When you are knee-deep in toddlers, the world is a fog. Whether you are a working or stay-at-home mom (or dad), you often spend your days tripping from one second to the next. Some days you barely scratch your to-do list. Manage to get a few things accomplished? It’s a molehill compared to the mountain in front of you. You tread water just to barely stay ahead, and if you stop for a moment to float you find yourself drowning in the tasks you put off.
I heard once that life changes when your youngest turns 3. When my oldest turned 3, she was still an only child (and a super-easy one) so the struggle was minimal. However, the day before my son turned 3, I popped out another baby. Thus began my season of parental fogginess. And foggy it was. In the midst of diapers, potty training, breastfeeding, and remodeling the house to fit our family while still working three jobs between the two of us, we rarely had a chance to look up. Life was great, but it was fast and every second counted. We collapsed in bed each night exhausted and crawled out the next morning in the same state, ready to do it all over again.
Then my youngest turned three and things began to change.
It didn’t happen overnight like a switch. It happened so gradually that, initially, I didn’t even realize I could slow down a little. Things came into place one-by-one. First, we made the hard decision for me to leave my second job. It meant we would have to adjust our finances, but the time we gained was far more valuable. At the same time, our little one was becoming more independent while her siblings were becoming more responsible. Less time was devoted to simply keeping my children alive, and I found myself having pockets of time I did not have to fill with caring for them or for our household. Finally, I made an adjustment in the way I thought about my home. I slowly learned to live with the clutter. It’s clean, but not orderly, and that’s ok now. The state of my living room floor is not a reflection of my worth as a person, and it took me a long time to accept that.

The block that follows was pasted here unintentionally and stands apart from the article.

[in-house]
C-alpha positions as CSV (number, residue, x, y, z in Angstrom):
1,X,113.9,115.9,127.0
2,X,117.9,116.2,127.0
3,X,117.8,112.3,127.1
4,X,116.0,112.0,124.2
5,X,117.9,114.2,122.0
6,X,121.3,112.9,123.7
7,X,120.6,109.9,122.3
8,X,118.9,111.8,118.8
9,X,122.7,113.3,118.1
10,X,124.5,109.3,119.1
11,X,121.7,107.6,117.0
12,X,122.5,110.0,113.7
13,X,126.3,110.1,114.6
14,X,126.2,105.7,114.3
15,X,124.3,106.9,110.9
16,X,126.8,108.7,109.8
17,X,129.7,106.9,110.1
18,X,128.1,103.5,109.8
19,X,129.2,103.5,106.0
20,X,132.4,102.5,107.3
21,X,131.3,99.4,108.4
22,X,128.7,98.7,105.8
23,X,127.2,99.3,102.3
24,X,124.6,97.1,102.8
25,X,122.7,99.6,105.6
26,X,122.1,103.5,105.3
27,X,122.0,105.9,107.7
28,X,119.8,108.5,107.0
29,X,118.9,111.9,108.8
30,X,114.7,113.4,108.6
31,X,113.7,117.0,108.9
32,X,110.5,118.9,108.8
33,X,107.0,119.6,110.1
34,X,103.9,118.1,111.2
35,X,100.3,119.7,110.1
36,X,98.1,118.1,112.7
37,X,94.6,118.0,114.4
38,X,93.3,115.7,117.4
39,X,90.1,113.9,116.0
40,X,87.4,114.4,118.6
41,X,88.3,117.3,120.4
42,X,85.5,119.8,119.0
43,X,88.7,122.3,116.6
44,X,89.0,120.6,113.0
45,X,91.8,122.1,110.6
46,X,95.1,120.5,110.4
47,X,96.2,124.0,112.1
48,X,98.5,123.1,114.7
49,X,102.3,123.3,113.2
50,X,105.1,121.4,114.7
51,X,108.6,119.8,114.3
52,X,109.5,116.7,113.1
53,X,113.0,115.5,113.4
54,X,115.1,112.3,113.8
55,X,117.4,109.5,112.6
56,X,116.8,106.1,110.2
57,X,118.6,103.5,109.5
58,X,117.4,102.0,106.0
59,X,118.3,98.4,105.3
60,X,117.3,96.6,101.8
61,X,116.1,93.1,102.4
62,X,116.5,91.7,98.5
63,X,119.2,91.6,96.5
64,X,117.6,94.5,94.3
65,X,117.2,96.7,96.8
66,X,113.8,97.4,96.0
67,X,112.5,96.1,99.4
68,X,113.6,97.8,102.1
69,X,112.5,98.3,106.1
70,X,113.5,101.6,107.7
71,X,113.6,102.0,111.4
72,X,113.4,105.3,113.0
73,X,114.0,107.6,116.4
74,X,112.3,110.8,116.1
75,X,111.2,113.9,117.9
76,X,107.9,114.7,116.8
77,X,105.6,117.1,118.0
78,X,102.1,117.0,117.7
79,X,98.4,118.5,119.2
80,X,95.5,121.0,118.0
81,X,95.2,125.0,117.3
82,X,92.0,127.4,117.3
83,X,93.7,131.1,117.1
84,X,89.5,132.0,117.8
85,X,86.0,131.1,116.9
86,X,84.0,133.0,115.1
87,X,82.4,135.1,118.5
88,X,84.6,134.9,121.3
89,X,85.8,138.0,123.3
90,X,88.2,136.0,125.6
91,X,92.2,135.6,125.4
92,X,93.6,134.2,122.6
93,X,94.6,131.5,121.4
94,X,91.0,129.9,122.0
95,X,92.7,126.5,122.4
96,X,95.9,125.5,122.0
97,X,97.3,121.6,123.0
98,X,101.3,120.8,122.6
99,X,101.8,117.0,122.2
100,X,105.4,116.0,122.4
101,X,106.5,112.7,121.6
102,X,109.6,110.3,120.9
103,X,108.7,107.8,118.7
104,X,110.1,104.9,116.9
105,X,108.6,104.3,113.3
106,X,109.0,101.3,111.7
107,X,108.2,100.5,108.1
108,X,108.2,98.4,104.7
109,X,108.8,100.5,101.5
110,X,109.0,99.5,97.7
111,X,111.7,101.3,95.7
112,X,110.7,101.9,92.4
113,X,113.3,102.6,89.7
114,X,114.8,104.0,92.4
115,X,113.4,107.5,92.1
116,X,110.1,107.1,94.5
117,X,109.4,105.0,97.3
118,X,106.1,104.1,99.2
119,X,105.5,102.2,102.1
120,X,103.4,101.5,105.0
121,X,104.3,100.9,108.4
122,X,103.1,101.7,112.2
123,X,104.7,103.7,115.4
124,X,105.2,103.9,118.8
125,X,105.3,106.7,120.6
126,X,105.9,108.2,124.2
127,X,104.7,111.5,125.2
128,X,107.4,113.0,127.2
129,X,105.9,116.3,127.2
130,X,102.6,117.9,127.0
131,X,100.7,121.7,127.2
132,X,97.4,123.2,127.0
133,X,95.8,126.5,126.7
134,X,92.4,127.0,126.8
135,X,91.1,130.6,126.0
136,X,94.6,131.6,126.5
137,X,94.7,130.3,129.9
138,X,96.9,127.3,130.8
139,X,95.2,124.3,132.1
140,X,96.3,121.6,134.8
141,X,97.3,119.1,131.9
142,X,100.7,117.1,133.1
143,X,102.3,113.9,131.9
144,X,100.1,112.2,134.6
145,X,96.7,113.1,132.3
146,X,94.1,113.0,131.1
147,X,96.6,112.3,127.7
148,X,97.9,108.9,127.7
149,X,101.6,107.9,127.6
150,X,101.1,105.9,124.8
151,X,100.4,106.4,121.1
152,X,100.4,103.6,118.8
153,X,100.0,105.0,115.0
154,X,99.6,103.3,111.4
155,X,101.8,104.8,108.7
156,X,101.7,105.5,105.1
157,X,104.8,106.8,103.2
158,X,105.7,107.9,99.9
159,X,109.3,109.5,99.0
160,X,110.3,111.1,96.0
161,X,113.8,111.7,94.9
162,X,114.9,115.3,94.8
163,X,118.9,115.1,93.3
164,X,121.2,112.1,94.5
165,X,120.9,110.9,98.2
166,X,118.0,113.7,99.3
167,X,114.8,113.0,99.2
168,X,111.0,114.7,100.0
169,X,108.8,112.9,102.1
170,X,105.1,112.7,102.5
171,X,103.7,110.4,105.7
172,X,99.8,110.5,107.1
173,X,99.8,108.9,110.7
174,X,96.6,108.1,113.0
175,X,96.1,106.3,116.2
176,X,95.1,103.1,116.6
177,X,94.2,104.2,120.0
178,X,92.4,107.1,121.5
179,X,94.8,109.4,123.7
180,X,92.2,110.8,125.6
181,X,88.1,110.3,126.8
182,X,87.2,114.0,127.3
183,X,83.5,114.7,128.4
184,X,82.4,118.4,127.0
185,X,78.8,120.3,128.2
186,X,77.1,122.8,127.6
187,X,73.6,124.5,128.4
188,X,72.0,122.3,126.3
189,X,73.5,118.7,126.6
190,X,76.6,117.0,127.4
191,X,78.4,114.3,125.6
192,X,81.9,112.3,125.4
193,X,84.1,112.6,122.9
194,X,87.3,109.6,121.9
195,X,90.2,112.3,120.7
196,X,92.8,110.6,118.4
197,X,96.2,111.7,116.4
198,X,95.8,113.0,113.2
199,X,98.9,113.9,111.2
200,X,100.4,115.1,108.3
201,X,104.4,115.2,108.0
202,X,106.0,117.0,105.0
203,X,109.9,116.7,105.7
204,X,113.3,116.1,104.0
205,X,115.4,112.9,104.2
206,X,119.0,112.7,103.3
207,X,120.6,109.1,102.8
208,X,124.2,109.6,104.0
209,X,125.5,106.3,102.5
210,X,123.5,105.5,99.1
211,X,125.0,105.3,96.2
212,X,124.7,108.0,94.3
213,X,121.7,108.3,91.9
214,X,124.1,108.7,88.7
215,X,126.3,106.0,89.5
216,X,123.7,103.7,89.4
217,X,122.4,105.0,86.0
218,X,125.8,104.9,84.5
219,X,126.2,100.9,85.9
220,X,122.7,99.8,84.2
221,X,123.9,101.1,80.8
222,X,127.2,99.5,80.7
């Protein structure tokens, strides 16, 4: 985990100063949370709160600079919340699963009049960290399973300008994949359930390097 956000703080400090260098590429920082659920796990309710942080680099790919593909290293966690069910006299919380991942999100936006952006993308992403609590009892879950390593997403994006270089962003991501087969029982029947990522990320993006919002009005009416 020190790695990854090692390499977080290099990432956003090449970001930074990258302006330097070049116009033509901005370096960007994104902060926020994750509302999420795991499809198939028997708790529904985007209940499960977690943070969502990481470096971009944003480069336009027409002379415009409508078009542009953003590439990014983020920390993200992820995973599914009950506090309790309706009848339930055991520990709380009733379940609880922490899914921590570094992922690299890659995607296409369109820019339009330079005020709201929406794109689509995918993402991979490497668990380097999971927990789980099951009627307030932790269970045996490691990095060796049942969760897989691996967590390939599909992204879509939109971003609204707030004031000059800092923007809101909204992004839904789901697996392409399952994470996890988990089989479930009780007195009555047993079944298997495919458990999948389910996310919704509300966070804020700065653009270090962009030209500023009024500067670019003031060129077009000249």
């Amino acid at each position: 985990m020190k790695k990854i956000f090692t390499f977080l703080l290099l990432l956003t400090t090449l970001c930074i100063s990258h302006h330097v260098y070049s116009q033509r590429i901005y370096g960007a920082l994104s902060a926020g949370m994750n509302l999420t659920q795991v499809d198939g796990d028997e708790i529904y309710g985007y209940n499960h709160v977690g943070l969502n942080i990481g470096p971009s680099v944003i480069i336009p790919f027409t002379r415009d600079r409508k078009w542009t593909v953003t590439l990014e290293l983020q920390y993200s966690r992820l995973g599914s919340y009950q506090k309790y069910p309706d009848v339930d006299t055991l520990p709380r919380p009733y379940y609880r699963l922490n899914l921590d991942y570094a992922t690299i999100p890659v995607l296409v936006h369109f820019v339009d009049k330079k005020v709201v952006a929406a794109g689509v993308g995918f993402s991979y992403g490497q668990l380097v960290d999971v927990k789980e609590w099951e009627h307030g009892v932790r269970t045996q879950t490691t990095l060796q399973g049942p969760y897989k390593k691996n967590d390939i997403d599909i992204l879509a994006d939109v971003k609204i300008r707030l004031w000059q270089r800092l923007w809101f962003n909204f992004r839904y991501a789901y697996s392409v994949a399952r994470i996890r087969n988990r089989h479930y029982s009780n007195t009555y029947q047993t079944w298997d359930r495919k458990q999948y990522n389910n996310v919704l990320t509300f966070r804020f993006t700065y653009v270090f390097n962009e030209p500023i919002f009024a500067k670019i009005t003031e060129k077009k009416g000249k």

Now, that’s not to say that we aren’t still really busy or that messy kitchen counters don’t bother me. Mornings are spent herding children into the car and dropping them off at their various schools. Afternoons are spent feeding them quickly (while trying to unload the dishwasher) so we can get them to dance, soccer, gymnastics and whatever else we have on our calendars. But it’s not every night and it’s not every minute anymore. The fact that I’m sitting here blogging again is a testament to the fact that I now have time to create and grow. I can devote some time in my week to things I enjoy , like photography, video editing, yoga, or whatever else I never felt like I never had time to do, and the benefits that time has contributed to improving my spirit and well-being are immeasurable.
So, dear parents of toddlers, I promise there WILL be a time when you get to come up for air. I know it seems like it may never come, but it’s just ahead and you may not even realize at first when it gets there. Just hang on and keep swimming!